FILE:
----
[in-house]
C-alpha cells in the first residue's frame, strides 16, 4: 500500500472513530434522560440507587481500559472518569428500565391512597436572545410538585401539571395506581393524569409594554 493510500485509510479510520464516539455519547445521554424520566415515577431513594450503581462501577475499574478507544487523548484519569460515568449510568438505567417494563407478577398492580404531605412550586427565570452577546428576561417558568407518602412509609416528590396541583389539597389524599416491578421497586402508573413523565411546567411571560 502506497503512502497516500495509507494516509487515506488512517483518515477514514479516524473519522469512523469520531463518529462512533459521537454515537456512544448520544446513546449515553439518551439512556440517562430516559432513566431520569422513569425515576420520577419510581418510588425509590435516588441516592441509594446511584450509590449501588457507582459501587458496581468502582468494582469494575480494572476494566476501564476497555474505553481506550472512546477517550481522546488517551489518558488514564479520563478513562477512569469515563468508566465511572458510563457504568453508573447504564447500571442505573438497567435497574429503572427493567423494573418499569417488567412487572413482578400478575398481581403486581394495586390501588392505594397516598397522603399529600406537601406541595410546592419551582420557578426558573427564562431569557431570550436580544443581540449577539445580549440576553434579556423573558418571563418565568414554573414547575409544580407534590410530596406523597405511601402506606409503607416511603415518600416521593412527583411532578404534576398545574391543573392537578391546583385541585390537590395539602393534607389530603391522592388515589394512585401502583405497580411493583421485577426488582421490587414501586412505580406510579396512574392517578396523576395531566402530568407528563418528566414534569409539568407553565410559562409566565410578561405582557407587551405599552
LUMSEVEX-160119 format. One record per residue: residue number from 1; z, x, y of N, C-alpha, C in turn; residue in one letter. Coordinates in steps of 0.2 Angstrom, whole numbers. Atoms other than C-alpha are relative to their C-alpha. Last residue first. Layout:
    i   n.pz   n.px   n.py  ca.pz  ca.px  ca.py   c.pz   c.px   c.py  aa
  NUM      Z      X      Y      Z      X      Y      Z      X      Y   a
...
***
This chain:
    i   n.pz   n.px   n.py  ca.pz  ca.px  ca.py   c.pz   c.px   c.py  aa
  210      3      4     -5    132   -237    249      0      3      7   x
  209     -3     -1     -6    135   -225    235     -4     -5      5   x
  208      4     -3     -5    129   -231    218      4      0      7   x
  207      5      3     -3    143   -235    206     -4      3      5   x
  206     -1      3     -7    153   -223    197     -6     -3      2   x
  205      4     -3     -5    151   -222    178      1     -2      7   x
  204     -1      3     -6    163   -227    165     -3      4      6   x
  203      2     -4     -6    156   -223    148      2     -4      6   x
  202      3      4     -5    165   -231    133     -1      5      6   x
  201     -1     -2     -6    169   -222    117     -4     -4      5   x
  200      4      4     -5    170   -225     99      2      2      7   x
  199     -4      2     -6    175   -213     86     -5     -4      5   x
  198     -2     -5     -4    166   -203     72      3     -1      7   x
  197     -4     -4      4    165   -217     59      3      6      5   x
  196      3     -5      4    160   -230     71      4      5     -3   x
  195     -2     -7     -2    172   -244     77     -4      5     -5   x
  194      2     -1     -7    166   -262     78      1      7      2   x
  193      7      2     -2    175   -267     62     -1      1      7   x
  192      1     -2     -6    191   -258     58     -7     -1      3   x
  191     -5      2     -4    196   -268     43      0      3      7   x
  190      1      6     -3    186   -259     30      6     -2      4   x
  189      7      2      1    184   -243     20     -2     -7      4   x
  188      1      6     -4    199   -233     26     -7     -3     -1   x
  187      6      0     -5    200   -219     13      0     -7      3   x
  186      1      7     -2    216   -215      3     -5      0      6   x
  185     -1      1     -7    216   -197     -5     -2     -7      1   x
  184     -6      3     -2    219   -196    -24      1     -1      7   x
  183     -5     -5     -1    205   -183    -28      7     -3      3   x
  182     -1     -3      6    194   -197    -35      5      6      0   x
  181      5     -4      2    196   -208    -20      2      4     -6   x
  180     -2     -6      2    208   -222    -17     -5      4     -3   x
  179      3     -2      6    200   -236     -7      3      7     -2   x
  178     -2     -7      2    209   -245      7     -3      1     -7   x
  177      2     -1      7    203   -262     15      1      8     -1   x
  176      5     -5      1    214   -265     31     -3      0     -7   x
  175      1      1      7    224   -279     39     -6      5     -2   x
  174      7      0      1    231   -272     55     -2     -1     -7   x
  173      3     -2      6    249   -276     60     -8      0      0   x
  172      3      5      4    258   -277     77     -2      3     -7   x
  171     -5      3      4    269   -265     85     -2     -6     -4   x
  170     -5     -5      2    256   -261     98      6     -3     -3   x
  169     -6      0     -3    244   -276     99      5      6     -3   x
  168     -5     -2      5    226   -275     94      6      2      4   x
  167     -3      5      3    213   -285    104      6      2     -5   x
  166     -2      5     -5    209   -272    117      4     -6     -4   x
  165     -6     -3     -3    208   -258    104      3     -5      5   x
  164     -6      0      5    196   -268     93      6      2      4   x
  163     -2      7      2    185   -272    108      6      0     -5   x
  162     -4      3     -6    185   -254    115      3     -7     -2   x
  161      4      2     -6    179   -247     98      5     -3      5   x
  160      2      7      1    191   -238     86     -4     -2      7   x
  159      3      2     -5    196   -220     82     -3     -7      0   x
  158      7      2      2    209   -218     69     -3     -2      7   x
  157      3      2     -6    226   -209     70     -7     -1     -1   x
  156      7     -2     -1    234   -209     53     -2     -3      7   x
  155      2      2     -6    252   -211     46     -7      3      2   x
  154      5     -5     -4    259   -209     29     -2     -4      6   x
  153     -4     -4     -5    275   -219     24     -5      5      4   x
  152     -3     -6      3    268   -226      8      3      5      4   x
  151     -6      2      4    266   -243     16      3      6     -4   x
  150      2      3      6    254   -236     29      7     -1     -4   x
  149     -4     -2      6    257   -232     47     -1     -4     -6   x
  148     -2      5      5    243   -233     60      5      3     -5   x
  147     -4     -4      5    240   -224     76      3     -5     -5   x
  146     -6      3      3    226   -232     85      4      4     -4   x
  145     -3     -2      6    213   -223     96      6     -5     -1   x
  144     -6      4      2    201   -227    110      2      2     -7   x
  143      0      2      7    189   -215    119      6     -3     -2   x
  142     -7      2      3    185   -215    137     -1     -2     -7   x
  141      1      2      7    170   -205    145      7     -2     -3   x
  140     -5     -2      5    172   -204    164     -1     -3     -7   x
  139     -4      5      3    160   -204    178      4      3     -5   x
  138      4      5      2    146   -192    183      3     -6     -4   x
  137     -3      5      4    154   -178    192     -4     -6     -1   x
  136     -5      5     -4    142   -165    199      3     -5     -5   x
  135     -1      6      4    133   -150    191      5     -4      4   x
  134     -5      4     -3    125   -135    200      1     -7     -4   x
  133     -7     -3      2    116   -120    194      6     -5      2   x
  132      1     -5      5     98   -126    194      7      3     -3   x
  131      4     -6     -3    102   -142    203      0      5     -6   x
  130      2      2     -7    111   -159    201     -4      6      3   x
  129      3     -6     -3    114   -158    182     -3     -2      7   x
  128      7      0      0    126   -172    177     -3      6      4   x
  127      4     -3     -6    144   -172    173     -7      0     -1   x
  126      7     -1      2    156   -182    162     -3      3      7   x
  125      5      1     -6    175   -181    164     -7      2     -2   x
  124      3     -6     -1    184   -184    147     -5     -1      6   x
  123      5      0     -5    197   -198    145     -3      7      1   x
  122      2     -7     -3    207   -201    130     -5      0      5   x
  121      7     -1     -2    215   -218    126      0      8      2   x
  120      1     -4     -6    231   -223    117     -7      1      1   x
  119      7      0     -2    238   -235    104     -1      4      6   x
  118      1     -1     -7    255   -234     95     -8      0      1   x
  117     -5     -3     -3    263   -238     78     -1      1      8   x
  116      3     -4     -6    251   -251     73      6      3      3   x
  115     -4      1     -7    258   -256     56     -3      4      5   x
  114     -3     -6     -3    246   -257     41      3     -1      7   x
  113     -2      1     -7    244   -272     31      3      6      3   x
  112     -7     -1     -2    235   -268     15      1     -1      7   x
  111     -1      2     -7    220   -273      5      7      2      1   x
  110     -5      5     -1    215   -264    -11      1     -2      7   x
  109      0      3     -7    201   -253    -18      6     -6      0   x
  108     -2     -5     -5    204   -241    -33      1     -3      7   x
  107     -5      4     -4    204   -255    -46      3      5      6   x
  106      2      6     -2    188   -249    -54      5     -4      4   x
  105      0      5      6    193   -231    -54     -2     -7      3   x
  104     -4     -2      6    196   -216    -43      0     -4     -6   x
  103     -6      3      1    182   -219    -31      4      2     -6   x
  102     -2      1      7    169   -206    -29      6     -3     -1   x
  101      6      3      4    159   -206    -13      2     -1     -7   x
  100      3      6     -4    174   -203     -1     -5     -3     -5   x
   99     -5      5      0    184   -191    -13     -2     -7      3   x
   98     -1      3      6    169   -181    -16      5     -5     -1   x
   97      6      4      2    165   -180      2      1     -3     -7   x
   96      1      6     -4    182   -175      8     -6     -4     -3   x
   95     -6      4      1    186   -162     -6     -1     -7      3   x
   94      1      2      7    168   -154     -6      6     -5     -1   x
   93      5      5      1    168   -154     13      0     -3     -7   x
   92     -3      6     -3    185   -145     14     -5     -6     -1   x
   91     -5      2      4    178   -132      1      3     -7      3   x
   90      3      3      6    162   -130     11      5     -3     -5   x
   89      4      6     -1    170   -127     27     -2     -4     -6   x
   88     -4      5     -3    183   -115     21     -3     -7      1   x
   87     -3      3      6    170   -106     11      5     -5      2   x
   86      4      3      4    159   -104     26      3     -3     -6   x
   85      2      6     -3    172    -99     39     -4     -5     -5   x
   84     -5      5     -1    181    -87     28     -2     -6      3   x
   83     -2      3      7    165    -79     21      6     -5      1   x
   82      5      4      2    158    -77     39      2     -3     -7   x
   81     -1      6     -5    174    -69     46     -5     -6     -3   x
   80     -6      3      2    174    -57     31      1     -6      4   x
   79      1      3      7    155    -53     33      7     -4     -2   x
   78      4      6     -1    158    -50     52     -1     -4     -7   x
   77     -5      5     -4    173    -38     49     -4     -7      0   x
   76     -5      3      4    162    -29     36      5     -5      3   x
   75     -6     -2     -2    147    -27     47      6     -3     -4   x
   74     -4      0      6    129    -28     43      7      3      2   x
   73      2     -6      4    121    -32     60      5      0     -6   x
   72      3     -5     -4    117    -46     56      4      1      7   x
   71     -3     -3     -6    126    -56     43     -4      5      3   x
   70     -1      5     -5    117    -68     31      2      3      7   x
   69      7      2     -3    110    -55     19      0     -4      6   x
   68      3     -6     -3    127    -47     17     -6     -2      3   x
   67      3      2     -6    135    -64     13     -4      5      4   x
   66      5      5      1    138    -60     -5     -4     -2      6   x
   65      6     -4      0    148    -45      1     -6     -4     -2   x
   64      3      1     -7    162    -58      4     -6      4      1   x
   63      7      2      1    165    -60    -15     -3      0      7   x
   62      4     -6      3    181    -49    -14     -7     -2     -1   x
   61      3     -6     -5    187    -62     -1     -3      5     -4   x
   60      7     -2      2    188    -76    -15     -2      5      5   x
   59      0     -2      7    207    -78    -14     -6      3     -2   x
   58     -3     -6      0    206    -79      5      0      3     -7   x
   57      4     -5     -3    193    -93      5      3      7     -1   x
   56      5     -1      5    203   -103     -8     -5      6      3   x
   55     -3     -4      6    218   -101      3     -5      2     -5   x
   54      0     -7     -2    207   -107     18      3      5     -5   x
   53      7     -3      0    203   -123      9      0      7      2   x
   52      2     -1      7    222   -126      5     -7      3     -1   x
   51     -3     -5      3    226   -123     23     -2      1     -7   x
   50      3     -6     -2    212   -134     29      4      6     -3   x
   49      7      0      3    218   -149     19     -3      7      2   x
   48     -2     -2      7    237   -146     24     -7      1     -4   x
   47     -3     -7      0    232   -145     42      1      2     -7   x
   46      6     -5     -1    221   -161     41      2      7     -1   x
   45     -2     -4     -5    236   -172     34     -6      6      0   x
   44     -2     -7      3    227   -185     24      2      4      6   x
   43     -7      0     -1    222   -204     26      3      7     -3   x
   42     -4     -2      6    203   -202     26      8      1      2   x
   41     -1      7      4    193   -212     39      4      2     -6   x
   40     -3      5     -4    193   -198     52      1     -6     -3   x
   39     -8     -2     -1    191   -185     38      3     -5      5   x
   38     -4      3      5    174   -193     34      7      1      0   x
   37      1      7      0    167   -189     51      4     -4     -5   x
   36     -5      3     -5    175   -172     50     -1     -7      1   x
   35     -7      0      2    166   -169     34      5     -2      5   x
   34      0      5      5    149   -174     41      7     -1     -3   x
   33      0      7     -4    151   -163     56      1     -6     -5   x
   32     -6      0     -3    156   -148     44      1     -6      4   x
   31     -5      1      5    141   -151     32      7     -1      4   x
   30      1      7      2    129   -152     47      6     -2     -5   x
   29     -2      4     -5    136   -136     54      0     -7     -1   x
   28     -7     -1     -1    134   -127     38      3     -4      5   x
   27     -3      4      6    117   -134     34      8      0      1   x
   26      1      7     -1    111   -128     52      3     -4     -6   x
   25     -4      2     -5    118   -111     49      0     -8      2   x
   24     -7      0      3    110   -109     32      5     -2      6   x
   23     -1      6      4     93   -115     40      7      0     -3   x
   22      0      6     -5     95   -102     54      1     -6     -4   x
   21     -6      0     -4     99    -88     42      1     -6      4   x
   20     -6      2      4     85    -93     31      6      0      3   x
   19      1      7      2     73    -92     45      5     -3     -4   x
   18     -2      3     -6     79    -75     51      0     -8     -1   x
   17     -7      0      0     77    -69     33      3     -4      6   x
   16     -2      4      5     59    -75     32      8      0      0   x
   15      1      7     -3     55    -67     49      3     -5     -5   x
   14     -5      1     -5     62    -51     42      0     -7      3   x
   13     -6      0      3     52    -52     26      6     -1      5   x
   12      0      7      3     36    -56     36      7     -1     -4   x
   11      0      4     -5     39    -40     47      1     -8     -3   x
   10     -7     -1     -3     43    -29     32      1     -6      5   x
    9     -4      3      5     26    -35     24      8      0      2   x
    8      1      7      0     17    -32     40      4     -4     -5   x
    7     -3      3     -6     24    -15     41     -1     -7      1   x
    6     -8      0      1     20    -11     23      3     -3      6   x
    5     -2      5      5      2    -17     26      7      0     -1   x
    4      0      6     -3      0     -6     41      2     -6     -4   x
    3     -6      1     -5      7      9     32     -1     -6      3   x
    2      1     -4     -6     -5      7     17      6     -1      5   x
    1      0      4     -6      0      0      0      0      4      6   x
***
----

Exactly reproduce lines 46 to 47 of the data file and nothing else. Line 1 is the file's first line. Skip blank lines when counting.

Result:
  174      7      0      1    231   -272     55     -2     -1     -7   x
  173      3     -2      6    249   -276     60     -8      0      0   x